The Bulls are playing for the top seed in the Eastern Conference, while the Knicks are scratching to make the playoffs. Our 5-on-5 crew evaluates how their respective seasons may end up.
1. What happened to Linsanity?
Ian Begley, ESPN New York: Wouldn't Mike D'Antoni like to know? Jeremy Lin's struggles have everything to do with teams taking away his strengths -- playing off of the pick-and-roll, going right, getting to the paint -- by using perimeter traps to slow him and cut off driving lanes. That and five straight losses have dulled the luster surrounding Linsanity.
Jim Cavan, KnickerBlogger: Linished, I'm afraid -- for now, anyway. Just as it took the perfect set of circumstances to spark Linsanity, so too have a toughening schedule, better scouting by opponents and changing roster dynamics (you know who you are) helped expedite an all-too-expected regression. Still, Lin's work ethic, competitiveness and cerebral approach to the game ought to bode well for his continued development.
James Herbert, Hardwood Paroxysm: Let's be real: We knew he wasn't a superstar. With his story and his superb start, the hype was deserved but impossible to live up to. Lin is an effective pick-and-roll player and a solid starter ideally suited for D'Antoni ball. If you drastically reduce the amount of pick-and-rolls you run, you expect his numbers to drop.
Beckley Mason, ESPN.com: Active ingredients in over-the-counter Linsanity medication: tougher schedule facing better teams in more road games; fewer pick-and-rolls since Carmelo Anthony returned; general exhaustion; a realization amongst opponents that he can't really go left; less Steve Novak.
Matt McHale, By The Horns: Look at the Knicks' schedule. Sure, they've lost 6-of-7, but four of those losses were in Miami, Boston (in OT), Dallas and San Antonio, and another was a home defeat to the Sixers. The games have gotten harder, opposing teams have had time to scout Lin and team chemistry is iffy at best. In short: reality caught up with the phenomenon.
2. Should the Knicks try to trade Melo and/or Amare?
Begley: No, and no. They won't get back anything of value in a trade for Stoudemire for several reasons: His numbers are down, his contract is uninsured and he's owed $65 million over the next three seasons. And I think It's too early to pull the plug on Anthony after everything the Knicks gave up to bring him to New York.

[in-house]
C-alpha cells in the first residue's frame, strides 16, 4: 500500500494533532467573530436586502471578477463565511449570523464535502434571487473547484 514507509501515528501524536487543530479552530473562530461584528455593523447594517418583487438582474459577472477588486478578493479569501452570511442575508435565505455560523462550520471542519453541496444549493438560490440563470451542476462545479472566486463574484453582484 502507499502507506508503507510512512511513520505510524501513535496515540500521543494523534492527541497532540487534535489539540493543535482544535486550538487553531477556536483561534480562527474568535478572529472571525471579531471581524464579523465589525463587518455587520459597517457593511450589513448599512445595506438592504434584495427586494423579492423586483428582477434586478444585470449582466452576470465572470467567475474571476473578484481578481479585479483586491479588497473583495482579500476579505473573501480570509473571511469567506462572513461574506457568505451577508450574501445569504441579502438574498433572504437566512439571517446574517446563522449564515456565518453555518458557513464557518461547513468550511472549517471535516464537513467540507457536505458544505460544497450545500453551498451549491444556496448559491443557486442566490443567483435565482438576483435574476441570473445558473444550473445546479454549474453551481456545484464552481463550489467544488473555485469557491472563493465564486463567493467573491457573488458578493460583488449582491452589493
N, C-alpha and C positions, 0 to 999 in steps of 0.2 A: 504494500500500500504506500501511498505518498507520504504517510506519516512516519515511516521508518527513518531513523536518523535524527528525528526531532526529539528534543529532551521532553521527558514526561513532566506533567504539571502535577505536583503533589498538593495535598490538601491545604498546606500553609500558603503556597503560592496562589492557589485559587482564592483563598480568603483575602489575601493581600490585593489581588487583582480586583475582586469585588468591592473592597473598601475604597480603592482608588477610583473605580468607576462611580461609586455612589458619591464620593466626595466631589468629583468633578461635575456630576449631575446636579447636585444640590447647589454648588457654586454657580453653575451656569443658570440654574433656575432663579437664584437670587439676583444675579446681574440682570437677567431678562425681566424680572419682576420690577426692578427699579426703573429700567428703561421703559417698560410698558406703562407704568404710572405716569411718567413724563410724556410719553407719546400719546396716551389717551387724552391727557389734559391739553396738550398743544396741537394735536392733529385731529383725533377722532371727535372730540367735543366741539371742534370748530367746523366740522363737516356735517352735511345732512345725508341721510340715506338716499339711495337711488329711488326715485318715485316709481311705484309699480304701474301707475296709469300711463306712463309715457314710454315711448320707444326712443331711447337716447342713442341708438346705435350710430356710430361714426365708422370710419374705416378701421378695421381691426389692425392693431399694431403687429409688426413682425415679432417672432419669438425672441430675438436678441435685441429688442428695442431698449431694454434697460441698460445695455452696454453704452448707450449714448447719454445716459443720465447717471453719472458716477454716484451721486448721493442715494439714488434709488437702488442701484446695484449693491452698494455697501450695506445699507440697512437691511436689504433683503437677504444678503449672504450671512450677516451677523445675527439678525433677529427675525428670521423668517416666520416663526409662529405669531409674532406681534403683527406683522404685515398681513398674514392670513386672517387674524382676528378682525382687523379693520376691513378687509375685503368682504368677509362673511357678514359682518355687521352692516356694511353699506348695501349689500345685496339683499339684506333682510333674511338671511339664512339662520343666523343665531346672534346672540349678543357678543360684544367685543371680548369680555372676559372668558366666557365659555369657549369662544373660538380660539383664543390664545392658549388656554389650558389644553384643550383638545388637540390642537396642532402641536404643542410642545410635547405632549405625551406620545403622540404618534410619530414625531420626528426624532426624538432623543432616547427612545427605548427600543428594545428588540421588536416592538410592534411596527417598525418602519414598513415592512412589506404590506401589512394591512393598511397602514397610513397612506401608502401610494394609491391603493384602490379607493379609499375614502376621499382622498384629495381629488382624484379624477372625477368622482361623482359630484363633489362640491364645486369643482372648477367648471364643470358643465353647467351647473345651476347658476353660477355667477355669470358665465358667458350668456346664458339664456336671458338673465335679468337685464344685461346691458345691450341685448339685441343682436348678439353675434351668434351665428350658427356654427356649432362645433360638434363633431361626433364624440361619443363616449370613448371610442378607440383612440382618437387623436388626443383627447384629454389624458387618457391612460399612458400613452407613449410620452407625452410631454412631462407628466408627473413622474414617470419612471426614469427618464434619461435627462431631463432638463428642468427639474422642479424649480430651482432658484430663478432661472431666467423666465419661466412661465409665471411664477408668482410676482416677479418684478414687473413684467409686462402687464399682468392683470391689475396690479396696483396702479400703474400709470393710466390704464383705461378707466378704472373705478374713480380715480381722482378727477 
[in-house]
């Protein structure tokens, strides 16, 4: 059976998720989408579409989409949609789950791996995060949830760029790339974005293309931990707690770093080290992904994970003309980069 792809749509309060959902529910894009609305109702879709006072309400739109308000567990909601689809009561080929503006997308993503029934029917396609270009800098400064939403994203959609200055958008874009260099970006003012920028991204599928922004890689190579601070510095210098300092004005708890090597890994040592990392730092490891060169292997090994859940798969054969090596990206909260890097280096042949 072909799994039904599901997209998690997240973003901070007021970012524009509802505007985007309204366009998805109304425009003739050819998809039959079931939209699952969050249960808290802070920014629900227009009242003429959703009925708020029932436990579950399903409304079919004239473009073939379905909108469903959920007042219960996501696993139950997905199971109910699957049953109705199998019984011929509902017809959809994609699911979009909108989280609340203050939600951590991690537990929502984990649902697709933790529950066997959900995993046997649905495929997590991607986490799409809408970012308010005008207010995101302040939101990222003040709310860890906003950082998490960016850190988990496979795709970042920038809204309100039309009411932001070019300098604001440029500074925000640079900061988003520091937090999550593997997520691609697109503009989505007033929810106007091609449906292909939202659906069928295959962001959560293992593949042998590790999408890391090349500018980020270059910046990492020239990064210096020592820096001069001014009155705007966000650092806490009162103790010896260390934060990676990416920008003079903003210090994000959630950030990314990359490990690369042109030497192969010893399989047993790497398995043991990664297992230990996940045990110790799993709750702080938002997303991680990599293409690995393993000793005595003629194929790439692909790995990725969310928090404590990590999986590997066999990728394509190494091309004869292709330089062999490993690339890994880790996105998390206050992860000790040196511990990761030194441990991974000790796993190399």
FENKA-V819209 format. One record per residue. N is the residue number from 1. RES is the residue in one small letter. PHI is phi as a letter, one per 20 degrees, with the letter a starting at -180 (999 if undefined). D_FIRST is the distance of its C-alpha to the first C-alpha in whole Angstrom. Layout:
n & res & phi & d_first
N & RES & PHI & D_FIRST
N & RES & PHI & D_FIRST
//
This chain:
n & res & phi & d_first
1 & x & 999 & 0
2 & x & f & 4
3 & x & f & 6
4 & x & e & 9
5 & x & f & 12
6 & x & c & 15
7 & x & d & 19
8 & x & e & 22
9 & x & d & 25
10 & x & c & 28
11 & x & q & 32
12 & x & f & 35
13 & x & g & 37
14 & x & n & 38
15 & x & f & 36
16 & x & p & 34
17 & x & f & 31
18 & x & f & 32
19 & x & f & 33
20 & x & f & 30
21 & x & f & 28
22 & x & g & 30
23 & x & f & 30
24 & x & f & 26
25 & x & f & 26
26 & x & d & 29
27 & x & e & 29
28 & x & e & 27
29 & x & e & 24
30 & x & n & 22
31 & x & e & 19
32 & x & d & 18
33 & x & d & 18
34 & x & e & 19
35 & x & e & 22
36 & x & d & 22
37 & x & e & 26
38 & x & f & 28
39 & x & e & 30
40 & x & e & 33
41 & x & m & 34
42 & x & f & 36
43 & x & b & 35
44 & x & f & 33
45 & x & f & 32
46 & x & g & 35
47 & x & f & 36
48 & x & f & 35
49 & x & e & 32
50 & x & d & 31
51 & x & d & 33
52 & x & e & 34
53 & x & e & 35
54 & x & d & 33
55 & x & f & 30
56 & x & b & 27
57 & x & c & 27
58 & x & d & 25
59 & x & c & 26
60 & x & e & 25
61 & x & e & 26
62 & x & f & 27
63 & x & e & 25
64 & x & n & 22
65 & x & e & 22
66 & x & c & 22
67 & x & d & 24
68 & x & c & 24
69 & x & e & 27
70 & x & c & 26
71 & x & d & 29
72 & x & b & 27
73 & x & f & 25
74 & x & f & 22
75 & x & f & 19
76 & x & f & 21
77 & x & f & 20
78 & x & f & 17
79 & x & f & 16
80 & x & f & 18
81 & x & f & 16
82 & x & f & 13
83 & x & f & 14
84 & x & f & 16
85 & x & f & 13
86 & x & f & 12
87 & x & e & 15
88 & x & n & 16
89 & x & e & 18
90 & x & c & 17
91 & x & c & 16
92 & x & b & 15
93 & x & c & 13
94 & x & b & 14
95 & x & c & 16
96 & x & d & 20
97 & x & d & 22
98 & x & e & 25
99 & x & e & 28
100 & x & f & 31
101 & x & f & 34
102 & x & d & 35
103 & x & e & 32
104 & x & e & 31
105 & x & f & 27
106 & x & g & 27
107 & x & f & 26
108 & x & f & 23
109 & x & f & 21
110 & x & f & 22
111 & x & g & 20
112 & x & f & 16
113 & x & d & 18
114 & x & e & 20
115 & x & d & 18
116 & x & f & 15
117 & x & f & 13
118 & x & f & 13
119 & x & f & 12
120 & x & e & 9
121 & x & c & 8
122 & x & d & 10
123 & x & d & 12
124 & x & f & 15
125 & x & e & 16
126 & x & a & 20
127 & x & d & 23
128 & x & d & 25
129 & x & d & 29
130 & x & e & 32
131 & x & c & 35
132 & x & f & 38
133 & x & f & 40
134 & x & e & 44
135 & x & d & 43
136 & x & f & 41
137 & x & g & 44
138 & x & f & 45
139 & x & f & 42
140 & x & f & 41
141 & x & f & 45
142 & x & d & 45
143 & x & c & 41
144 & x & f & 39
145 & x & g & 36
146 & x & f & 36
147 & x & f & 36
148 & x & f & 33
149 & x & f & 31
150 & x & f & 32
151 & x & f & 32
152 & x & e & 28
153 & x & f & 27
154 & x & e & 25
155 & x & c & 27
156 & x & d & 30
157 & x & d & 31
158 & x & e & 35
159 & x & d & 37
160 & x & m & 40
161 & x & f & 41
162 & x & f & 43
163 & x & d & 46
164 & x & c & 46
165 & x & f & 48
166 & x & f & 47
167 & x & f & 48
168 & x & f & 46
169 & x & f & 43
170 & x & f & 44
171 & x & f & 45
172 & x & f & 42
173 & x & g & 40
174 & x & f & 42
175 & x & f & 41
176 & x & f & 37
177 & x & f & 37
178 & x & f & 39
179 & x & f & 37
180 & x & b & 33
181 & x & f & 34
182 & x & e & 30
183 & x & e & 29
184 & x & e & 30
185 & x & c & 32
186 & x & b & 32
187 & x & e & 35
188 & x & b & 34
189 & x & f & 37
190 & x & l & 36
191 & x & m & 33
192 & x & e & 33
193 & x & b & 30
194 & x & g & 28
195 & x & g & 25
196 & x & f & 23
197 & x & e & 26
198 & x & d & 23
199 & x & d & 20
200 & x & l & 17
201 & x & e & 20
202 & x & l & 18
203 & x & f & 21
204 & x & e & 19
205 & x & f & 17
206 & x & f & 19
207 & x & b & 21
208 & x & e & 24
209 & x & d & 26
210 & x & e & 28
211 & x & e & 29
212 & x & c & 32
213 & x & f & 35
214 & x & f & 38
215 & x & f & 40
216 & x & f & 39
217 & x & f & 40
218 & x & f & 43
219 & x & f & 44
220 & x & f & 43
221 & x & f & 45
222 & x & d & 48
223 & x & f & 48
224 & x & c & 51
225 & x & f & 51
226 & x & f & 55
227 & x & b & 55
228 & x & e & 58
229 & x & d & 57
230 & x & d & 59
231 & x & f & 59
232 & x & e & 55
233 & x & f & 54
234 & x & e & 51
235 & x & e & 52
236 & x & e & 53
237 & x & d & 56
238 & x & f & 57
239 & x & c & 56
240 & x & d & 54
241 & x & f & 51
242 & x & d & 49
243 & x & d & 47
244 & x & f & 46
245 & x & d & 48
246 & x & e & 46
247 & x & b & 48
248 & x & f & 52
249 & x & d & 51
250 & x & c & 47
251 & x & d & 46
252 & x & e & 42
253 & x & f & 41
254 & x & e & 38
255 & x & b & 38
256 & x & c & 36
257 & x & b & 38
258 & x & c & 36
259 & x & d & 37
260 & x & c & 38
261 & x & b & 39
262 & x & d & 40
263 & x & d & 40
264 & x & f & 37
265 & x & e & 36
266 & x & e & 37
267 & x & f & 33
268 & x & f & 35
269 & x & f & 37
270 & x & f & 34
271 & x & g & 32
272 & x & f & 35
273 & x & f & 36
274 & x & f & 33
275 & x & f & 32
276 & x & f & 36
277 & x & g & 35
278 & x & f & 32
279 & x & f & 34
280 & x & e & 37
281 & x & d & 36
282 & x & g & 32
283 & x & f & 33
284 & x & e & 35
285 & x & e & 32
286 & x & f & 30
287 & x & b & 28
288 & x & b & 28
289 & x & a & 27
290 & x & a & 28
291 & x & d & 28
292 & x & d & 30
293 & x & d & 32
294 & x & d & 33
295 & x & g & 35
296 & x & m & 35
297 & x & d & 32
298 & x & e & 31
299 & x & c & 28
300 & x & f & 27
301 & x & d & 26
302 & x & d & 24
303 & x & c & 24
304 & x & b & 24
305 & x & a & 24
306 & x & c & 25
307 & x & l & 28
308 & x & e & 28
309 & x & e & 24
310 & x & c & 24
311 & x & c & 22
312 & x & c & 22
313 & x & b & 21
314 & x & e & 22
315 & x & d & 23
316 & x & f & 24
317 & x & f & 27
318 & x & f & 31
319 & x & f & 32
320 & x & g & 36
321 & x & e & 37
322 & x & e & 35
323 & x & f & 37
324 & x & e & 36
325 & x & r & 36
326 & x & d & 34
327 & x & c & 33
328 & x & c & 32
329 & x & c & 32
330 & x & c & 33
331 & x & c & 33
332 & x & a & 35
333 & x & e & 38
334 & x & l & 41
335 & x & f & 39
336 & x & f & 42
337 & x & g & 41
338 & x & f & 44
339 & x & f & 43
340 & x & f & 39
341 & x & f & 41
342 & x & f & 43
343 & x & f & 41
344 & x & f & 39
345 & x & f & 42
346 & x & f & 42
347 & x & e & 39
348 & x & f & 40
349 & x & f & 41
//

Cavan: Melo? No. Amare? Yes. Here's the thing, though: Stoudemire's massive -- and massively uninsured -- contract is probably about as appealing to teams as a super contagious flu bug, at this point. I feel like you have to give it until at least the end of the year, then weigh your options. Chances are Anthony's trade value will remain constant, so if it really goes south, dealing him is always an option.
Herbert: They can try, and you can make the argument that they should. But the ceiling for this team is still pretty high if Anthony can successfully integrate himself into Mike D'Antoni's system. Let's see if the offense improves down the stretch, then let's see what a training camp does if D'Antoni returns. We'll revisit this in a year.
Mason: They certainly shouldn't be averse to a good deal for either. Evidence indicates that D'Antoni and Anthony are just not a good fit together, and Amare is slowly crumbling in front of us.
McHale: Given his decline in productivity, nobody is going to take on Stoudemire's contract unless it comes with a time machine, and it's hard to give up on a talent like Melo. Therefore, it seems more reasonable to restructure the talent around those players and possibly investigate a coaching change.
3. Should the Bulls aggressively pursue Dwight Howard?
Begley: What team shouldn't? Howard's the type of player who turns a contender into a championship team. And putting Howard in a Bulls uniform gives them a distinct advantage over the Heat at the 5 spot. Depending on what you give up, of course, you risk affecting team chemistry. But a talent like Howard is well worth the risk.
That depends. Giving up Luol Deng, Joakim Noah, Ronnie Brewer and other flotsam for Howard and Hedo Turkoglu's millstone contract might set you up nicely for the future. Then again, it might also compromise the unique chemistry that's already turned your team into a contender. As the deadline approaches, I'd be ready to make a move if the Magic get truly desperate, but I wouldn't necessarily go out of my way to offer Orlando the best package possible.